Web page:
Master of the House

As long as I live, one of the things in my artistic life that will stay with me forever, is this: from the moment I started New Line Theatre, as a cocky 27-year-old, both Steve Woolf, artistic director of The Rep, and Ron Himes, artistic director of The Black Rep, treated me with total respect, like I was legitimately their peer. That meant so much to me.

Steve and Ron have both always been there for me, for advice and encouragement. But today, Steve announced his retirement, in two years. I will miss his steady hand at the Rep. He's definitely one of my artistic heroes.

The first time I staged a show in-the-round, I called Steve and asked if he had some time to talk. As he always does, he took some time out of his day to sit and talk with me, and he gave me one of the best pieces of advice I've ever gotten: when directing in-the-round, never sit in the same place for very long in rehearsal, because the actors will want to play to you. The more you move around, the more the actors' performances will play to the full house. It totally worked.

I also called him the first time I was directing a play, after decades of directing musicals. His advice was awesome: it's not that different. He told me to use all the same tools I use with musicals, and we also talked about the different kinds of energy and "size" in plays and musicals. He told me he thought it would be easier for me to transition from musicals to plays than it would be for someone to go the other direction. I think that's true.

In 1999, I was writing for In Theatre magazine, reviewing St. Louis shows, and writing an occasional feature, and I pitched them a story about Steve and the Rep. Steve is, in a real way, the representative of our entire theatre community. Here's the article I wrote.
Steve Woolf, artistic director of the Repertory Theatre of St. Louis, sees pretty much everything he does as interactive, as a discussion with the community. "We are the repository of things live," he says. "Entertainment is getting less and less live these days, but every night seven hundred people come together in our theatre to celebrate things live." He smiles and adds, "It's civilizing."

He was also gracious enough to do one of my earliest podcasts, which you can listen to here, detailing each step of the process of producing a play. It's such fun to talk theatre with him.

But nothing matters more than the amazing artistic and institutional legacy Steve leaves us. It will be sad to see him go, but he built such an amazing company, and he has shared his considerable talent with us through so many brilliant, thrilling productions. I will never forget his productions (as director) of Who's Afraid of Virginia Woolf?, Arcadia, Betrayal, Red, Frost/Nixon, Other Desert Cities, All the Way, The Crucible, Art, As Bees in Honey Drown, all of them smart, thrilling theatre, and that's only a partial list.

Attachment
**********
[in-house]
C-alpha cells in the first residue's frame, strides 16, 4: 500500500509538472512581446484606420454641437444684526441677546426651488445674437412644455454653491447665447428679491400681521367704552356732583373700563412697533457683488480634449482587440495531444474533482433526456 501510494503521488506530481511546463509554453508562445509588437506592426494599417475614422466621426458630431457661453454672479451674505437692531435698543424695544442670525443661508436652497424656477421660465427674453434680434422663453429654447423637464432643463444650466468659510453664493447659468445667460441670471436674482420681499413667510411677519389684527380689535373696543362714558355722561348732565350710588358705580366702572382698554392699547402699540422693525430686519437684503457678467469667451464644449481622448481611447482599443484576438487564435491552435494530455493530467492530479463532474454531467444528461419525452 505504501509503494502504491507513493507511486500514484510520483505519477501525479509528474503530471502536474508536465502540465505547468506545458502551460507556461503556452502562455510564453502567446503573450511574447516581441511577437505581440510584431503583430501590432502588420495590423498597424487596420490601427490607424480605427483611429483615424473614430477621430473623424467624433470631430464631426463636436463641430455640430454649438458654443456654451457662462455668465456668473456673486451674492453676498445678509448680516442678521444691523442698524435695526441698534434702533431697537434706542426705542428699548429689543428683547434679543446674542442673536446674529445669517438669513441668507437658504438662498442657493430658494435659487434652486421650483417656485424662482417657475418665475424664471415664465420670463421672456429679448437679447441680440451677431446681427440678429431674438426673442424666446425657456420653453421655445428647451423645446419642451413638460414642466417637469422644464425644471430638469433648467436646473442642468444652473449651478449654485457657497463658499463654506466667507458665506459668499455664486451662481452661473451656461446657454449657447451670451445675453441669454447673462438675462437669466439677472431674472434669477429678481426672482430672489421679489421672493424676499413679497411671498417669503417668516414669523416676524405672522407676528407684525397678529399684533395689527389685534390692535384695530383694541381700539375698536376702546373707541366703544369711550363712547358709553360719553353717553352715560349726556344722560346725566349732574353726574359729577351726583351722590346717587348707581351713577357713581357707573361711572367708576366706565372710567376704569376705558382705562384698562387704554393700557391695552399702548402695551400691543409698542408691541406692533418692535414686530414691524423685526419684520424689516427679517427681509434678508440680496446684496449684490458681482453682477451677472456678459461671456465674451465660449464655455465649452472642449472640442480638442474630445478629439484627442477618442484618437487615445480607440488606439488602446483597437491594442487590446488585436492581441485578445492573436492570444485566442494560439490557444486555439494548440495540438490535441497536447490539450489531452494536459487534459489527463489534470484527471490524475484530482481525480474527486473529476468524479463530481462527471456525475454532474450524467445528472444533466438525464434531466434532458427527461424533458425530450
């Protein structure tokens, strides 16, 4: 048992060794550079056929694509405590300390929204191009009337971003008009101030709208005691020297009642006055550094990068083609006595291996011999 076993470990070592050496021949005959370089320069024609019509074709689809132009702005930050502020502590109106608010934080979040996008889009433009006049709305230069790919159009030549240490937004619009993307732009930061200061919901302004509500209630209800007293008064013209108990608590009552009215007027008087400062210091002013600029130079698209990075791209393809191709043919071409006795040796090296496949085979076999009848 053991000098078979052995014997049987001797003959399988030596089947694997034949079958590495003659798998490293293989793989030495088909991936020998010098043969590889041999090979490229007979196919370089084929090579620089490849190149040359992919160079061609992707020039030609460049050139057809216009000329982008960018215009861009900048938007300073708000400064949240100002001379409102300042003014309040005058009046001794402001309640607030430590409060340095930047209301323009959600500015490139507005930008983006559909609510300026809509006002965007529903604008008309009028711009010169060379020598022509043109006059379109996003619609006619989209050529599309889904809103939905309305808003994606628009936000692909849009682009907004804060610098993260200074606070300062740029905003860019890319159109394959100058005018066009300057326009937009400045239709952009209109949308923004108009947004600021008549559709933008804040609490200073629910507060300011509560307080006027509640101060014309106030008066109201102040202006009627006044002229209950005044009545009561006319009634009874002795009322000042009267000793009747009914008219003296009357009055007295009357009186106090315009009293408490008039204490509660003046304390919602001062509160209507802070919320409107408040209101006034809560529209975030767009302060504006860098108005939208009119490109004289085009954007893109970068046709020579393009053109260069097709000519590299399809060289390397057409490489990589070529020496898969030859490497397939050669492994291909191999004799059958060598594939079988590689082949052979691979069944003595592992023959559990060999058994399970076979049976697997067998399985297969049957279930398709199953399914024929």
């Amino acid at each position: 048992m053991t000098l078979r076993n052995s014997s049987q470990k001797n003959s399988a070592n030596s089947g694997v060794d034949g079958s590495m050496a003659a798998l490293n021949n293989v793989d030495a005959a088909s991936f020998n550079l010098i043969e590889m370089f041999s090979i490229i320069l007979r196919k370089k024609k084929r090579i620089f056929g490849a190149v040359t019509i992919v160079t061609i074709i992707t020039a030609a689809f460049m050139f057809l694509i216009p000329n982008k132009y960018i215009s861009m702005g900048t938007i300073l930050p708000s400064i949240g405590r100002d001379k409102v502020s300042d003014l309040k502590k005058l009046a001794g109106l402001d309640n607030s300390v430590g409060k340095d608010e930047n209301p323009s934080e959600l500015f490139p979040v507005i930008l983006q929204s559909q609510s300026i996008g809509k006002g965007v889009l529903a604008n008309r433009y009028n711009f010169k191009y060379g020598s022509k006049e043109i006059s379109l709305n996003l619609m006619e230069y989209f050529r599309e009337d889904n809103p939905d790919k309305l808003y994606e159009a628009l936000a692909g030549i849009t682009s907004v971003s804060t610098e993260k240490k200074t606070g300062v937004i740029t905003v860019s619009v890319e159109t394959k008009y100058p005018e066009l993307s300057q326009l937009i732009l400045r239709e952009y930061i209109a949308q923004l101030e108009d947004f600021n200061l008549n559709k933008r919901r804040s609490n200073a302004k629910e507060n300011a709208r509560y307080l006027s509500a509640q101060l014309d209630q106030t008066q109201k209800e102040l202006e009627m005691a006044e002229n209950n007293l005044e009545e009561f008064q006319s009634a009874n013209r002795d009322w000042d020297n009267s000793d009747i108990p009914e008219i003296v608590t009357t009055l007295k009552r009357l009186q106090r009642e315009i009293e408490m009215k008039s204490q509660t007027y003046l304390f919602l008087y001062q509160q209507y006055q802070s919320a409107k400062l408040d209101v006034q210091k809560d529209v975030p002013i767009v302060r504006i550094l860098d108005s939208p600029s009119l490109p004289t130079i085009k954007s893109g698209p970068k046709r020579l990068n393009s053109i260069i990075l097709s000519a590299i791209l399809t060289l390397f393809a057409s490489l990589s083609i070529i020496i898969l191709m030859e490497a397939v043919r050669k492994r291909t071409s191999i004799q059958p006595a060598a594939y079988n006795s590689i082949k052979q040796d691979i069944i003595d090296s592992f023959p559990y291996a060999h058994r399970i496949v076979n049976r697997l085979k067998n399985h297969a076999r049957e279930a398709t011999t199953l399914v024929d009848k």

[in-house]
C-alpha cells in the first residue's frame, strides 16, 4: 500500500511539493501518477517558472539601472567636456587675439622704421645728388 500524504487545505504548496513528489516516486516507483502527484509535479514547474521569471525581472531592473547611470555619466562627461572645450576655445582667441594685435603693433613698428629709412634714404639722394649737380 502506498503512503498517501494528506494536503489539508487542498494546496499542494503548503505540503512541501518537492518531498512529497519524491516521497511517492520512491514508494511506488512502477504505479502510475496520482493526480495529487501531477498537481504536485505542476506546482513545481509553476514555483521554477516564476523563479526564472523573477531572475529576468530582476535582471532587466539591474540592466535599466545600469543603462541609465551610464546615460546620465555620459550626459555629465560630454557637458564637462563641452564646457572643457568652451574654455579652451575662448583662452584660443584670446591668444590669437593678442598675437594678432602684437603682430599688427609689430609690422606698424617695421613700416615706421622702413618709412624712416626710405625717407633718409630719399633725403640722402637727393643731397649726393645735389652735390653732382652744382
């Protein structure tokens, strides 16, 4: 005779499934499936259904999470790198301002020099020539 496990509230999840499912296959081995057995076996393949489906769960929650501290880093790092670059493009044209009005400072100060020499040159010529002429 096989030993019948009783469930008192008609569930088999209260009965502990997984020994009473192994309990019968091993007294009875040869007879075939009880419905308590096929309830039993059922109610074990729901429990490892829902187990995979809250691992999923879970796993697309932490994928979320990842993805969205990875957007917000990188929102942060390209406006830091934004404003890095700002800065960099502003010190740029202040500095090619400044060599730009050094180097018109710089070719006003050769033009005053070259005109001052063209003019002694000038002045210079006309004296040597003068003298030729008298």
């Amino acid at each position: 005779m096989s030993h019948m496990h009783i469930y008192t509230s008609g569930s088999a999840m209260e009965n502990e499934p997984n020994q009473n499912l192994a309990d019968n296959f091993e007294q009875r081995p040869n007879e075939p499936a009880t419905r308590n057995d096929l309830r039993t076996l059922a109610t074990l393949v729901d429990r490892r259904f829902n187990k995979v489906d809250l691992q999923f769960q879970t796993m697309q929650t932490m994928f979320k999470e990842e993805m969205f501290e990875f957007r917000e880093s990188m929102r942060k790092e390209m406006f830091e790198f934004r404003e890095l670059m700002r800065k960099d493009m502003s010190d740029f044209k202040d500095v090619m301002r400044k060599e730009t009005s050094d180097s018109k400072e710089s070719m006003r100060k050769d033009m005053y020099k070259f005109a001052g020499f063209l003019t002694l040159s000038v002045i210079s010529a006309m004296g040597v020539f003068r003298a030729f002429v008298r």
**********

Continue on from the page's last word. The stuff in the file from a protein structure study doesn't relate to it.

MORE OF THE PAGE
His production of Virginia Woolf was a real revelation for me; I understood the play so much better after seeing that brilliant cast under Steve's brilliant direction. It was the first time I understood how desperately George and Martha love and need each other, how much they appreciate each other's mind, and most significantly for me, in this production, they laughed at each other's quips a lot. All that made the final moments of the play more potent than I could have imagined. It was absolutely the best production of Virginia Woolf I've ever seen, and I've seen quite a few.

Steve's Arcadia was one of the coolest things I've ever seen onstage, so rich, so playful, so smart, so emotional. I saw that production three times.

But he's also responsible as artistic director for bringing us so many other brilliant productions that he didn't direct, thrilling shows like Ambition Facing West, Side Man, Follies, Fly, Clybourne Park, The Bomb-itty of Errors, Avenue X, Book of Days, and so many others. I had the great thrill of reviewing Books of Days for In Theatre, and then being quoted on the back of the published script!

One of my favorite pastimes is emailing Steve after seeing a Rep show, usually gushing about how much I loved it, asking questions, positing theories. He's always so open and cool about having those conversations with me.

I speak for myself, but I think also for our whole city -- I am so grateful to Steve Woolf for all the great art he has brought into my life, and for building here in our city a world-class regional theatre, a theatre that regularly produces the very first productions after Broadway of new and important work, as well as world premieres. We are very lucky, and we owe Steve everything.

We will miss him at the helm of the Rep, but we know he and the people around him have built a ship sturdy enough to keep on sailing for a very long time.

Thank you, Steve!

Long Live the Theatre!